Both of these were better than the tierra fritta, a kind of mixed vegetable fry that was one of the few starters I ordered that didn't have a sweet component. (Anyone who has eaten at an Outback Steakhouse would recognize this as a clunkier, less skillfully fried stand-in for a "Bloomin' Onion" — with greater vegetable variety, but little crunch, and batter that fell off at the slightest prod.)
- Bert Johnson
- Joe Kohn (left) and Enemias Jimenez.
Once you move onto the entrées, however, the pervasiveness of overly sweet elements may threaten to derail the meal. The lechon asado — i.e., slow-roasted pork shoulder — was emblematic of the kitchen's strengths and its weaknesses. On the one hand, the thick slice of pork had been roasted to perfection in its fennel and citrus marinade so that it was savory and tender and just fatty enough. On the other hand, everything that came with the lechon was just bizarre — and bizarrely sweet. Over the past several centuries of culinary history, no one has been able to improve upon a humble, soulfully prepared plate of rice and beans. So it was inexplicable to me why Kohn chose to replace it with forbidden black rice, a slightly nutty varietal that's often used in Asian desserts. Everything else on the plate was similarly dessert-like: chunks of pineapple and what appeared to be candied orange peel. (The one saving grace: Although Cuban food isn't known for its spiciness, Casa Cubana makes a legitimately fiery housemade habanero hot sauce that's available by request. Eating it with the pork almost helped balance out all that sweetness.)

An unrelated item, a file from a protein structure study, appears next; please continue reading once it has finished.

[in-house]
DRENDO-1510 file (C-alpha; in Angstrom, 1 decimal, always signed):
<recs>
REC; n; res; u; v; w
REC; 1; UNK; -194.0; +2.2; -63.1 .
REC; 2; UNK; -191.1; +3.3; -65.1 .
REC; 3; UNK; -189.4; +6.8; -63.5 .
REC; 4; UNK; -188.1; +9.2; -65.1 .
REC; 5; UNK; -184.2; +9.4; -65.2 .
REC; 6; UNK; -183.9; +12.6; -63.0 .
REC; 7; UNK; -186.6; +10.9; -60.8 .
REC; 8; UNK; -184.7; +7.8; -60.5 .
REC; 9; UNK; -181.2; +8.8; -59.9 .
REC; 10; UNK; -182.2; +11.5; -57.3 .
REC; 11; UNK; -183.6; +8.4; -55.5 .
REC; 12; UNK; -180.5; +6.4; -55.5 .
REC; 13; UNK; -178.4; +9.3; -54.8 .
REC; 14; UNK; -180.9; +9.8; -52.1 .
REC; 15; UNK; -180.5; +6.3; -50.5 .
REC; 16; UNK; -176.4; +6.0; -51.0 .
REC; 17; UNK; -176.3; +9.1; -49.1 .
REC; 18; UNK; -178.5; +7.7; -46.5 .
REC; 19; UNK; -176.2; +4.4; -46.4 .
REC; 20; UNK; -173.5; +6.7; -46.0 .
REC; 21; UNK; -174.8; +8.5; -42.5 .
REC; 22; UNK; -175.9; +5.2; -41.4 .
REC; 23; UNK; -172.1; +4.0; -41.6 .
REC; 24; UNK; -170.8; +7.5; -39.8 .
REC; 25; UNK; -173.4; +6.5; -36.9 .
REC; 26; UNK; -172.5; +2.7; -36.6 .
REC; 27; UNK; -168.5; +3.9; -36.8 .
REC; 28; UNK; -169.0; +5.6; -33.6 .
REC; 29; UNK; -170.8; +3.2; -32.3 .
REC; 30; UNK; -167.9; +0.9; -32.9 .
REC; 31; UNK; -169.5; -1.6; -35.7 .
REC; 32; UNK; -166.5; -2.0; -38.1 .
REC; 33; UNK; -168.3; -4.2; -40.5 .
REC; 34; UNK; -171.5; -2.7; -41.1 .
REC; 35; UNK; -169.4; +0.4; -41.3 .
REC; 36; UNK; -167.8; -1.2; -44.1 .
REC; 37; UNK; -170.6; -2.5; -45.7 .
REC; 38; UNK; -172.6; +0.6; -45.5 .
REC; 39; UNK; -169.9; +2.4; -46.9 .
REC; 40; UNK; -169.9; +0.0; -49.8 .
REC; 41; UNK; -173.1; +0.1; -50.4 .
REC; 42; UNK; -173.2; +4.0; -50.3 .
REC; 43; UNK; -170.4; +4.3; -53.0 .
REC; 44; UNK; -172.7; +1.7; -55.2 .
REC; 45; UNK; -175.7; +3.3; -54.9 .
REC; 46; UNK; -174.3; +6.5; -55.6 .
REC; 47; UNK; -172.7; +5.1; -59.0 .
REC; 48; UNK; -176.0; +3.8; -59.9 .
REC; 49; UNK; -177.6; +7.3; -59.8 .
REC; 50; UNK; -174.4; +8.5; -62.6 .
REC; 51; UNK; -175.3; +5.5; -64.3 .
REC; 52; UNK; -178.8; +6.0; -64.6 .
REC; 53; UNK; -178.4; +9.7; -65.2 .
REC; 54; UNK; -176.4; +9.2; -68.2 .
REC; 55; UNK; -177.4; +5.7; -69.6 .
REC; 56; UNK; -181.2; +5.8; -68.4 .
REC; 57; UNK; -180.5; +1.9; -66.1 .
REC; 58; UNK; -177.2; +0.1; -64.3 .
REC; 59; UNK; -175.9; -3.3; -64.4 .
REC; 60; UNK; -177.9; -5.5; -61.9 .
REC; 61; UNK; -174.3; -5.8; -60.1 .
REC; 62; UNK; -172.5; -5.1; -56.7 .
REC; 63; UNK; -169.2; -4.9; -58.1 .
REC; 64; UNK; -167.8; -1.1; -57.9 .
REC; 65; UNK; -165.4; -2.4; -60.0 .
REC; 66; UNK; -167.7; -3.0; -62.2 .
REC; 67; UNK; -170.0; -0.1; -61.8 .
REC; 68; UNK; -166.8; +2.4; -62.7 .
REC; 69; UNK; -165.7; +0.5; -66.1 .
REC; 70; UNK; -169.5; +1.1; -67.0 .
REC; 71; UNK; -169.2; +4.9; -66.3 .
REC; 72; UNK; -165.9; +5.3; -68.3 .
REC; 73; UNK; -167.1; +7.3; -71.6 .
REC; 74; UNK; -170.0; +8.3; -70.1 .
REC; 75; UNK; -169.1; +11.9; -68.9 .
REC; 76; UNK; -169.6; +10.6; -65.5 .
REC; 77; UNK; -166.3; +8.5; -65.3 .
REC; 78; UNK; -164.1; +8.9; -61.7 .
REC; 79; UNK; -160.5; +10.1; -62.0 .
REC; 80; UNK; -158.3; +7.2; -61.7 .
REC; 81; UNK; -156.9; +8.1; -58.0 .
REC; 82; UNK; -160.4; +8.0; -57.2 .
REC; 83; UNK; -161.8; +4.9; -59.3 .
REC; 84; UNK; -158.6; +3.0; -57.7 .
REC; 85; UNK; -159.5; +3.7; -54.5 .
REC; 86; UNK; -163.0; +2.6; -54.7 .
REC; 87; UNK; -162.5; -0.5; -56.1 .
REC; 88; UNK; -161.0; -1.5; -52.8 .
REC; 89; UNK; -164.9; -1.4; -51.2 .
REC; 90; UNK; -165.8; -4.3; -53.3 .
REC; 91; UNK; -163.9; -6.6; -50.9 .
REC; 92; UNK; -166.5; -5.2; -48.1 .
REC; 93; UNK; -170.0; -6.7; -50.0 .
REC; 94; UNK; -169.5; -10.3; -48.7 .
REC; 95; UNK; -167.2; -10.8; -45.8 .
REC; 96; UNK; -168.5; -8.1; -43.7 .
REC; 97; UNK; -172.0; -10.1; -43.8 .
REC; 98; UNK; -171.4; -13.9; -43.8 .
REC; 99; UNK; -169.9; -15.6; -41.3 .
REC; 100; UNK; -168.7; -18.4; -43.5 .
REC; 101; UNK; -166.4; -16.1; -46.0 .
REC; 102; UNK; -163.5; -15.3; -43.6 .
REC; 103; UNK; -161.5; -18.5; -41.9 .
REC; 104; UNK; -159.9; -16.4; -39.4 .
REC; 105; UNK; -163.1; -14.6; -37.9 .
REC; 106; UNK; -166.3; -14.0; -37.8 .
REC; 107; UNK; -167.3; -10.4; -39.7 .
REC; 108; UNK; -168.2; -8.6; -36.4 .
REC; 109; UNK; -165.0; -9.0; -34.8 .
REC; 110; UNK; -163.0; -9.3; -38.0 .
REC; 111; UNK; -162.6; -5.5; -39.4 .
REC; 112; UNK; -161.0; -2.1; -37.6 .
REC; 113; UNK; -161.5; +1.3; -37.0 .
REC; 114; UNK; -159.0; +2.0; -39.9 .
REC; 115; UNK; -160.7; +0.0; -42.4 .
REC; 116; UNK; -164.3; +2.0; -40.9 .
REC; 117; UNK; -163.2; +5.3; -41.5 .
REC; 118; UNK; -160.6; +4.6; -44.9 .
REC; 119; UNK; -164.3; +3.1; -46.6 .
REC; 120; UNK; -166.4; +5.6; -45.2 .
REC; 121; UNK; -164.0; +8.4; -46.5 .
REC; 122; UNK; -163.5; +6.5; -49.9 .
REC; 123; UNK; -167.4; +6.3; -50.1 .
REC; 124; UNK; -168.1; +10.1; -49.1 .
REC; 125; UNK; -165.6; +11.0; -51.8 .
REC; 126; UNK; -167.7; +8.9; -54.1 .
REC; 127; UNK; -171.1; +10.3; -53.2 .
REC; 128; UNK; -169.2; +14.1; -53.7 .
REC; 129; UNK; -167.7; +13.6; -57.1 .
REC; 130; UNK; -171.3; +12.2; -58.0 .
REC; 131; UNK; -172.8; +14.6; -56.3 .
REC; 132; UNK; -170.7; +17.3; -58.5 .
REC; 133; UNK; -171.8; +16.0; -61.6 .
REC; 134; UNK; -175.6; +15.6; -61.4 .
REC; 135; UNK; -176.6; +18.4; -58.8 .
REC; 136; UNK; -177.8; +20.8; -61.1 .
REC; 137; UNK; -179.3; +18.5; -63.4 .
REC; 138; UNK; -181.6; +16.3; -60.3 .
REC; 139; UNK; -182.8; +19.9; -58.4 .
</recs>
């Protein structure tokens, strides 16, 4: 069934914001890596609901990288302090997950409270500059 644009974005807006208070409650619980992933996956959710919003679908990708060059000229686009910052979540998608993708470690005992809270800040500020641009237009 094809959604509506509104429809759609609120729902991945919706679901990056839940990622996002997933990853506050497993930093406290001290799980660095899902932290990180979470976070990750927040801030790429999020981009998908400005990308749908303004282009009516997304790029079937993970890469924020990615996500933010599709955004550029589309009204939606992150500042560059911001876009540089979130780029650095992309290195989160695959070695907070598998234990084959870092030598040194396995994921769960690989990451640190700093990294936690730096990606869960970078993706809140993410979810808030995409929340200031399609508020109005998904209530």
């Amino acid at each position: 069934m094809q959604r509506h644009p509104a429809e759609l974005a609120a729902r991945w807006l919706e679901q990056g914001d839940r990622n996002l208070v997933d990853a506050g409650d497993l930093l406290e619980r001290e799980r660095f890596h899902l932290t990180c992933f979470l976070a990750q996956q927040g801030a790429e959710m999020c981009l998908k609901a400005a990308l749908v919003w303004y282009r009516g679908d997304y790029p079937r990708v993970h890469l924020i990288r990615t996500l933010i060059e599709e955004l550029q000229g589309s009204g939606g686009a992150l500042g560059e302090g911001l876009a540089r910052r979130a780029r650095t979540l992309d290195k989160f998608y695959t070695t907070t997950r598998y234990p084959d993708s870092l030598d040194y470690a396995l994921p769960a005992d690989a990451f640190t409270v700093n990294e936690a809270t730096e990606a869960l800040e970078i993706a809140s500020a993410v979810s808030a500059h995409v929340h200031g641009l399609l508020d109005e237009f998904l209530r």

As for the aforementioned ropa nueva, this was another dish that just confused me more than anything. Kohn described it as "meat two ways" — grilled steak with chimichurri sauce on top of what was essentially a tomato-based beef stew. Nothing was terribly wrong with any of the individual elements, but it also wasn't clear how any of it went together. Without the usual rice accompaniment, there was nothing to soak up the ropa's meaty juices, and the purée of boniato (a kind of sweet potato) was spiked with so much cinnamon, it just reminded me of pumpkin pie.